When a close loved one dies, normal emotional trauma is accompanied by a greater risk of heart attack. But short-term preventive drug therapy may reduce the odds of experiencing this “broken heart,” say cardiologists.

Heart attack risk is highest in the days immediately following a death, and at four times normal risk from seven days to one month afterwards, said professor Geoffrey Tofler, MBBS, MB. This increased risk can last up to six months. 

Tofler and colleagues found that low daily doses of a beta blocker and aspirin for six weeks following a bereavement successfully reduced spikes in blood pressure and heart rate. There were also positive changes in blood clotting tendency, he reported.

The medications had no adverse effect on normal psychological responses to the event and in fact lessened anxiety and depression symptoms, said Tofler, a preventive cardiologist and professor at the University of Sydney, Australia.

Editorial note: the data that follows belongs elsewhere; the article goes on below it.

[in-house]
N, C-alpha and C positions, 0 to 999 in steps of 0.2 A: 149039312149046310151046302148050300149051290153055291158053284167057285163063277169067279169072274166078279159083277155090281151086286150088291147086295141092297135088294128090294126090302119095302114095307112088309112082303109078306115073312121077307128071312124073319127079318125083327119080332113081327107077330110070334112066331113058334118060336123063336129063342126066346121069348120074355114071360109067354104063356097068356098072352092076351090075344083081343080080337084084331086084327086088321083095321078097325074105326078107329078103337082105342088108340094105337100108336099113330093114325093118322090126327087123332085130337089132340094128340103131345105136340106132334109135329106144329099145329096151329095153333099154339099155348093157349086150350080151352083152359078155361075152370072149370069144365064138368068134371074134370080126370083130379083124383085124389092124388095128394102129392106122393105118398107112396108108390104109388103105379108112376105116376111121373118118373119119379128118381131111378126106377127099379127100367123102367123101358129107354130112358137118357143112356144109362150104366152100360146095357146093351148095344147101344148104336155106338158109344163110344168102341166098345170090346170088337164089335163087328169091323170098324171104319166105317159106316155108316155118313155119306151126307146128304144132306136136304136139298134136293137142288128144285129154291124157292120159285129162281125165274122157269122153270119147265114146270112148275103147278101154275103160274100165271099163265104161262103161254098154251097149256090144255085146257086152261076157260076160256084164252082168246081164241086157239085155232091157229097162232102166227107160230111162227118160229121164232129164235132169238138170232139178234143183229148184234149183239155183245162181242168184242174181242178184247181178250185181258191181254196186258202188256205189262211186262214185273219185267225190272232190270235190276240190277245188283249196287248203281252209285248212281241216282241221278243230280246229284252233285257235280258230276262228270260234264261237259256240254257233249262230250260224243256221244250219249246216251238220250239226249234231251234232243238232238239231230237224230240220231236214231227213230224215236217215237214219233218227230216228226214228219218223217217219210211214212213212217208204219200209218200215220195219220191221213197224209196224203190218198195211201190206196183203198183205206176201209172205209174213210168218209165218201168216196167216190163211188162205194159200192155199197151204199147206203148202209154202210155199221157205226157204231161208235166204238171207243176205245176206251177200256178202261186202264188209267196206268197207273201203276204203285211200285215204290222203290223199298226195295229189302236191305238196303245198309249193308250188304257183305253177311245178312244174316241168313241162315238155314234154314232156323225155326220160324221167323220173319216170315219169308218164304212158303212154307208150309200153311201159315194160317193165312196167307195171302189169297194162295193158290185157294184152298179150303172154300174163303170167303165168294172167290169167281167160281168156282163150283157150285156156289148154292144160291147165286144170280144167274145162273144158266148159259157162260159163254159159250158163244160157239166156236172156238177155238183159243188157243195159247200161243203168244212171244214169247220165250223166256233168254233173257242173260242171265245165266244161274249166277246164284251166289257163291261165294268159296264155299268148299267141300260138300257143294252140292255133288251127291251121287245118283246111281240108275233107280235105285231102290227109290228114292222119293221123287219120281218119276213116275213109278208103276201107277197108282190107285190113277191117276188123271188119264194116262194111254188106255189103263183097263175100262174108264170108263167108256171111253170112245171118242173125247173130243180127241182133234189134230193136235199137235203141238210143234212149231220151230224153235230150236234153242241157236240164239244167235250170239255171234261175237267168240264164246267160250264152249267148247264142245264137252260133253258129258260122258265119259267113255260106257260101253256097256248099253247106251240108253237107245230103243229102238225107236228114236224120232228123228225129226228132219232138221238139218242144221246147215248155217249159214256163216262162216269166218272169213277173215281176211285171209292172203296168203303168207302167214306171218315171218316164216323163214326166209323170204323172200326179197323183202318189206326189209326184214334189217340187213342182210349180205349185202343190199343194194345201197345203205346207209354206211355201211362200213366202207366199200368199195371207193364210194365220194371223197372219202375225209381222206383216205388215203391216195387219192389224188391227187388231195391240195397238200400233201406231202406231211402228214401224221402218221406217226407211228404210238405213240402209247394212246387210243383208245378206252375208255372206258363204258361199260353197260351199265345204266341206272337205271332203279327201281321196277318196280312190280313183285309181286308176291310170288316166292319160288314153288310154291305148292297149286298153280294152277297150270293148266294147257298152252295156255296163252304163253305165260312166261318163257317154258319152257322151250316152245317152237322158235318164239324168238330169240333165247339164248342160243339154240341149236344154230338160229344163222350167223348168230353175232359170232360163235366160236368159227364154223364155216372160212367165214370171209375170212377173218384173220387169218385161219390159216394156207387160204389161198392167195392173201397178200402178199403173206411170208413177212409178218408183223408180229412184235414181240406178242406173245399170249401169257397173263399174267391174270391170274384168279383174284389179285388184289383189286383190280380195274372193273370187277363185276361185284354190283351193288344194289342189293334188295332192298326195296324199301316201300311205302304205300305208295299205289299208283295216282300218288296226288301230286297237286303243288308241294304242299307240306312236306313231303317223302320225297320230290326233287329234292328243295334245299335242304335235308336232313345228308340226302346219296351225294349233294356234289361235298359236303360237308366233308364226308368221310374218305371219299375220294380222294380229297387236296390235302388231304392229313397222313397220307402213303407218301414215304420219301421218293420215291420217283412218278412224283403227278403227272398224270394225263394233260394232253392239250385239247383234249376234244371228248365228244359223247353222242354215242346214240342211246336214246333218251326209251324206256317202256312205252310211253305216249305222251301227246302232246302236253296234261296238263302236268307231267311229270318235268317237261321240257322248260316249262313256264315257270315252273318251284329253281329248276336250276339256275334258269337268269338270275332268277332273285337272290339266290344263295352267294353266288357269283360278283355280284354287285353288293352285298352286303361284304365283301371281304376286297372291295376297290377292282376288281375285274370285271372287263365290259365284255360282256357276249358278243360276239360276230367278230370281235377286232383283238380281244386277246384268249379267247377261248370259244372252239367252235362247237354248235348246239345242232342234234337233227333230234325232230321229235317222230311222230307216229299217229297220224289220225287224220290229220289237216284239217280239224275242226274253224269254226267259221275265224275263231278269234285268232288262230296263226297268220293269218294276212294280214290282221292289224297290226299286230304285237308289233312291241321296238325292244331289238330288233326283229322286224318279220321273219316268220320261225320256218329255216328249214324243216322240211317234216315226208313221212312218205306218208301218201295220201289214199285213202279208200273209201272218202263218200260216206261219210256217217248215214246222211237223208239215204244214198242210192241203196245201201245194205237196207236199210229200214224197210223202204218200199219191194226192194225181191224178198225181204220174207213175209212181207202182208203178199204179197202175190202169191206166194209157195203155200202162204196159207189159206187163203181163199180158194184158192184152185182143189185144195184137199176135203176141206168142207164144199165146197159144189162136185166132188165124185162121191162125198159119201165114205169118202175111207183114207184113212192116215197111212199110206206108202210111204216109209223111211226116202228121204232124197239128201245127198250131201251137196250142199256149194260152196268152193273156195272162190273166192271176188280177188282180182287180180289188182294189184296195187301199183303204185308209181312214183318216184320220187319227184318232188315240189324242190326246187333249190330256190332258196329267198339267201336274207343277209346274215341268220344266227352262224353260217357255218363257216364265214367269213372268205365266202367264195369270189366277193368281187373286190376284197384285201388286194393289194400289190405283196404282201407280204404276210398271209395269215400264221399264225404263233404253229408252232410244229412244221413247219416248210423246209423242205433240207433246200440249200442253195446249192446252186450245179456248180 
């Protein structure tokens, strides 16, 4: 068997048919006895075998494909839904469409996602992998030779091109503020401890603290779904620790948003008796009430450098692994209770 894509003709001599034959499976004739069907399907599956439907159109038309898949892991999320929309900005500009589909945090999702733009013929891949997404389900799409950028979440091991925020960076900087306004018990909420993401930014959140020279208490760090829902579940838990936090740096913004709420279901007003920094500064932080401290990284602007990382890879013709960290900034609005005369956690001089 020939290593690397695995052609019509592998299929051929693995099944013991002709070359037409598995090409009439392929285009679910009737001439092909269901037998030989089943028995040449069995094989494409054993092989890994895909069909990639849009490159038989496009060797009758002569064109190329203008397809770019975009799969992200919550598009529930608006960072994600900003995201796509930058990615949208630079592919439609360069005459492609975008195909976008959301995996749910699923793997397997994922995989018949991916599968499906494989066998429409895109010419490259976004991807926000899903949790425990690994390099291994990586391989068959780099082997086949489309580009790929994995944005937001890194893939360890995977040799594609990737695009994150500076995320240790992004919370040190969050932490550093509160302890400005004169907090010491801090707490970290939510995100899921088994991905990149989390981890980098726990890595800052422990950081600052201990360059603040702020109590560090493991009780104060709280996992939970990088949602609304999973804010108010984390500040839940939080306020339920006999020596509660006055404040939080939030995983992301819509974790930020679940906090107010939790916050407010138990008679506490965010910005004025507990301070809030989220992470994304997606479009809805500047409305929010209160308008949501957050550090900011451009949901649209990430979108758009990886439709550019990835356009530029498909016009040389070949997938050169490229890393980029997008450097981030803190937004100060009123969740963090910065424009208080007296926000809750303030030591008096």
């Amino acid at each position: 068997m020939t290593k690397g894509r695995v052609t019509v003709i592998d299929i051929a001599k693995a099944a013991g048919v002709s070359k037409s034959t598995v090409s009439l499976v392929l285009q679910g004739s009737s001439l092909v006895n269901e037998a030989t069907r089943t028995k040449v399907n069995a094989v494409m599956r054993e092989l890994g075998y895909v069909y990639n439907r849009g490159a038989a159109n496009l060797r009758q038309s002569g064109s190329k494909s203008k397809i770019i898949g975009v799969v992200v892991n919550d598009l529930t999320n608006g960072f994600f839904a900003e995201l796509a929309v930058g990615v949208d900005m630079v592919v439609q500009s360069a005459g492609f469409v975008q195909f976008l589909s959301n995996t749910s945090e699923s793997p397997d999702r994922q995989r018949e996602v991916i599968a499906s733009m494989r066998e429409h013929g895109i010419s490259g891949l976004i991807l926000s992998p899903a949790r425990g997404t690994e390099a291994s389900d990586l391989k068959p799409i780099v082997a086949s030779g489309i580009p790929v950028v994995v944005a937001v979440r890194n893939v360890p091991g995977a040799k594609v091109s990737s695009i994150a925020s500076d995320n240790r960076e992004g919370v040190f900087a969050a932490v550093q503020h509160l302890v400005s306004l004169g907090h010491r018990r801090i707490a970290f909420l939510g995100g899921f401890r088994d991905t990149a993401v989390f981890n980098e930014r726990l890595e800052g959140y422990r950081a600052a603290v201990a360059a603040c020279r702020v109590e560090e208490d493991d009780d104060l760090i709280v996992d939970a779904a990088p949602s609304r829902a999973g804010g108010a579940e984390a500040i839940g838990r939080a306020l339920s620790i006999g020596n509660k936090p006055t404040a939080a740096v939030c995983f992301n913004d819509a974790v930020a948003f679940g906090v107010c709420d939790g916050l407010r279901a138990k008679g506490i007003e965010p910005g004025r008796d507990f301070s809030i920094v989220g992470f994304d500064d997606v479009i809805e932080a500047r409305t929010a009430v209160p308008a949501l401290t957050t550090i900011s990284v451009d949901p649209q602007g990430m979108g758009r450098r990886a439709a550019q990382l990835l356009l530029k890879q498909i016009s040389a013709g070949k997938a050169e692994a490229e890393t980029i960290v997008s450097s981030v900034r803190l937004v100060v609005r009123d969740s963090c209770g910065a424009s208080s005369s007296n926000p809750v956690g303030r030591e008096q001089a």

“Bereavement following the death of a loved one is one of the most stressful experiences to which almost every human is exposed,” he explained. “Encouragingly, and to our surprise, reduced levels of anxiety and blood pressure persisted even after stopping the six weeks of daily beta blocker and aspirin.”

The researchers hope the findings will encourage clinicians to be on the lookout for cardiovascular and other health troubles in patients who have suffered a major loss.

“Our finding … is also a good reminder for clinicians to consider the well-being of the bereaved,” said co-investigator Thomas Buckley, MN, Ph.D.

The study was published in the American Heart Journal.